But it seems like there have been lots of knuckleballers before him. How was he the first one to throw it hard?

Before becoming a knuckleballer, Dickey was a conventional pitcher—fastballs, curveballs, the like. In college, at the University of Tennessee, he was actually a pretty great conventional pitcher. He was drafted 18th overall in 1996. He made the cover of Baseball America, the game's premier national magazine. But then the Texas Rangers, the team that drafted Dickey, saw the cover and noticed that Dickey's forearm hung differently than everyone else's. They sent him to the doctor and found that he had no ulnar collateral ligament in his throwing arm. They took back much of his signing bonus and expected far less from him. But he wound up making the big leagues and hanging around before his career stalled, circa 2003.

So when did he decide to try knuckleballing?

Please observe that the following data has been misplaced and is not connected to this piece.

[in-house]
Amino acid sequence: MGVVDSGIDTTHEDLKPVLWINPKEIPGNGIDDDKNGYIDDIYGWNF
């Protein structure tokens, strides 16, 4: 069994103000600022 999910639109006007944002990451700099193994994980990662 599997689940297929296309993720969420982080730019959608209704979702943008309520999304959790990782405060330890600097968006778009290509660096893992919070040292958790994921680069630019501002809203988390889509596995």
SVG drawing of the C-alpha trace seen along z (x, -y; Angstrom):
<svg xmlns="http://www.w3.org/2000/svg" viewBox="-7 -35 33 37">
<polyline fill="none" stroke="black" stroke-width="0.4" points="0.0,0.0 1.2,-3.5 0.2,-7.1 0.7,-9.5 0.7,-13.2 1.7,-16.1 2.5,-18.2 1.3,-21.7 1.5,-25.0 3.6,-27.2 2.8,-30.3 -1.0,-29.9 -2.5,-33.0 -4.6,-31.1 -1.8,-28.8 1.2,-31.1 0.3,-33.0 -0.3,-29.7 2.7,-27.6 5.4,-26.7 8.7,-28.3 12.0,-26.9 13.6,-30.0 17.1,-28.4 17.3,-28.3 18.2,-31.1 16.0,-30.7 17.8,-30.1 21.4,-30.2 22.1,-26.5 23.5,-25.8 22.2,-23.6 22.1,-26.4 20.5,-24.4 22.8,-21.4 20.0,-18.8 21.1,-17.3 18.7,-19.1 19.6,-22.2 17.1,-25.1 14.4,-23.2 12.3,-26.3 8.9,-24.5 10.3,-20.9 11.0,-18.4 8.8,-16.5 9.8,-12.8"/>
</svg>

An old knuckleballer, Charlie Hough, taught him the craft in 2005. He refined it outside of game action before converting to knuckleballing full-time in 2007. By 2008, he was a relief pitcher, bouncing between the minors and the pros, and in 2010, he grabbed a full-time starting spot on the Mets. He did well that season, and had similar results in 2011.

But in 2012 he's been among the best in baseball.

Yeah. His strikeouts climbed and his walks fell, and he confounded the league. He's tailed off a little bit from the first half of the season, but he's still been exceptional.

This is what he said after yesterday's game:

"For me, there's been this steady metamorphosis from just surviving, to being a craftsman, and then, ultimately, the hope is to be an artist in what you do. This year is kind of representative of that for me."

2012 has been his "Netherlandish Proverbs" indeed.

OK, but I feel like he's been in the news for more than his pitching.